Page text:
Panasonic HX-A100
Panasonic HX-A100

Panasonic showed a neat little Action Camera variation that separates the lens from the body. This is not really a new idea; Sony’s been selling something like this – the HXR-MC1 – for three or four years, but that camera costs almost $2,000. The Panasonic HX-A100 wearable camera will cost $300.

When I first saw the camera, I assumed it had an LCD display in the separate control unit, just as the Sony has. The advantage of this is that it makes it simpler to set up and position the camera. Sure, you can do that with existing cameras that have Wi-Fi, but sometimes the Wi-Fi connection doesn’t work, and the display is often several seconds behind real time. Unfortunately, it turns out that the HX-A100 doesn’t have an LCD display; you still have to use a Wi-Fi connection to preview the image. Oh well, what did I expect for $300

Canon updated their high-end consumer video camera, the HF G10, with the HF G20 ($1,100). The upgrade offers a new sensor with improved low-light performance, less noise, a modified lens hood, and a price that is a couple of hundred dollars lower than it’s predecessor. No major changes, but as a small-chip camera, the HF G10 was already a really nice small camera.

Meanwhile JVC showed the GC-PX100, their new high-end consumer camera that will record at 36Mbps and supports frame rates between 120 and 600 fps. We believe this is at 1920 x 1080, but haven’t seen any footage to confirm this. It is a fixed lens, small sensor camera that will retail for $1,000, which for those who want to shoot some high-speed footage is significantly cheaper than the Sony NEX-FS700, never mind the cost of a Phantom.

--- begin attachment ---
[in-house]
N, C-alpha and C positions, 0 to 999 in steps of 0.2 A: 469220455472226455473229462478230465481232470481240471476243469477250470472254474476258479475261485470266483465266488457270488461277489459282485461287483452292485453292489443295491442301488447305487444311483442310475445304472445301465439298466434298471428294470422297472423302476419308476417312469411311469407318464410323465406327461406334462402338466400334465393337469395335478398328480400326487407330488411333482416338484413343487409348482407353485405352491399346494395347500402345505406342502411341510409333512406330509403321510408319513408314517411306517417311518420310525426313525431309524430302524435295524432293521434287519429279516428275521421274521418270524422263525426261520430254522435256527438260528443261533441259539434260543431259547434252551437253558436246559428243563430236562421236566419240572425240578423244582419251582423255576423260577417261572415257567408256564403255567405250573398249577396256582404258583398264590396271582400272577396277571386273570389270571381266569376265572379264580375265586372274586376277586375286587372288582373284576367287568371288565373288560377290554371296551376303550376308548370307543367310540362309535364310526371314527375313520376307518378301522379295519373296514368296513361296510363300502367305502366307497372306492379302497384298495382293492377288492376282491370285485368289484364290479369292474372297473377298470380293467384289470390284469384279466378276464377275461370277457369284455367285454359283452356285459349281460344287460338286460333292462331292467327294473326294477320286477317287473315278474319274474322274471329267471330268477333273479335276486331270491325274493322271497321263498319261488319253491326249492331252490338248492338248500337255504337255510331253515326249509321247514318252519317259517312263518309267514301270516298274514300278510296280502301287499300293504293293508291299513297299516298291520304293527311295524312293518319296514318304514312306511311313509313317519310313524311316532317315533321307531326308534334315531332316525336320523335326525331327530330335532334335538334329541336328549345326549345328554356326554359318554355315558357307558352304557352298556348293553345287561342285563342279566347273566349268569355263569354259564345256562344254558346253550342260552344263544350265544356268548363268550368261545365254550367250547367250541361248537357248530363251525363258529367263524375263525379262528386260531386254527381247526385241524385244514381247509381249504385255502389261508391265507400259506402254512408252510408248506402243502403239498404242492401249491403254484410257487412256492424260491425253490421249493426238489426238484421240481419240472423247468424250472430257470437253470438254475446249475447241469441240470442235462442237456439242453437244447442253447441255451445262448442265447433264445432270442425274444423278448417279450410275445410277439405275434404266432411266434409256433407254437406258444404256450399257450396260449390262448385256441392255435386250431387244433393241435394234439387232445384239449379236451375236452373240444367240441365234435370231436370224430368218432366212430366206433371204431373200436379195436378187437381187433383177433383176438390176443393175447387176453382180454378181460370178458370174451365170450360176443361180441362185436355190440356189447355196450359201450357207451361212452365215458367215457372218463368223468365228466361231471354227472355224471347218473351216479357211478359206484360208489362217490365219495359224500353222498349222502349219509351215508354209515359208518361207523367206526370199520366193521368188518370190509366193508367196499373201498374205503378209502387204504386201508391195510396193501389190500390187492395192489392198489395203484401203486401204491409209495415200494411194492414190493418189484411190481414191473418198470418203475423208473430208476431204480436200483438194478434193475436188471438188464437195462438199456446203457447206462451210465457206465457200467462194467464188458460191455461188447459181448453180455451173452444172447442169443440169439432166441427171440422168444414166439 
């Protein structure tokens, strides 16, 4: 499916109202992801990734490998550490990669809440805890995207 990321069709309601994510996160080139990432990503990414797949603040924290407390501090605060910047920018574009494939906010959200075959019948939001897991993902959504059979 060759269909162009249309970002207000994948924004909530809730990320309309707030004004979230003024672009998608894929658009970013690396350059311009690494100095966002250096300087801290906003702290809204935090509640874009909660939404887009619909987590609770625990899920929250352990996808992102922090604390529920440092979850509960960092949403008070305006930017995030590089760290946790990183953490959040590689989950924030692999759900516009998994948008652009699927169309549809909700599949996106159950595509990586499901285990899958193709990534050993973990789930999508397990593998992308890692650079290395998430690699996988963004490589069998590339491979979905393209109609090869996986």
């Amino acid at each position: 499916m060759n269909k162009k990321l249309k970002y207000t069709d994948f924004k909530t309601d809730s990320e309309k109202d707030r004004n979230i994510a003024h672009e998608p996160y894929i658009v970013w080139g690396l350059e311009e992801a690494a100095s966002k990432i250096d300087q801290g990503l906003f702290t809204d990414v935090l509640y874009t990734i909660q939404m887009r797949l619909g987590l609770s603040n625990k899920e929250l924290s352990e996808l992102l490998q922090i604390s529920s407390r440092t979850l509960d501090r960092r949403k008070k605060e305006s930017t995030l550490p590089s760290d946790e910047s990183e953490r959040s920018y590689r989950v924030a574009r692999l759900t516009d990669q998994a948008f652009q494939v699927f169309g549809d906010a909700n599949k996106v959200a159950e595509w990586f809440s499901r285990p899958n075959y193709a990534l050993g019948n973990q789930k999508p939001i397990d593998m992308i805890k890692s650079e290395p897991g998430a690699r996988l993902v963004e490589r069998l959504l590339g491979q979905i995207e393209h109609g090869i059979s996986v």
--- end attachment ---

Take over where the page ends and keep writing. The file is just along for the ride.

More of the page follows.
4K Consumer cameras
Sony also previewed a 4K handicam, though the camera was under glass and few details were offered. They also warned that the final camera might not be exactly as represented. In its current incarnation its body is very similar to the HDR-FX1000 HDV camera that Sony has been selling since 2008. The FX1000 is a fixed lens camera that has 3 x 1/3” sensors. If this camera were produced it will probably also have a fixed lens, and a small-sized sensor. But it’s also probable that it will sell for less than $5,000, and if that’s the case and Sony follows the development pattern they followed with HDV, then within a year or two a similar sensor will appear in even cheaper cameras.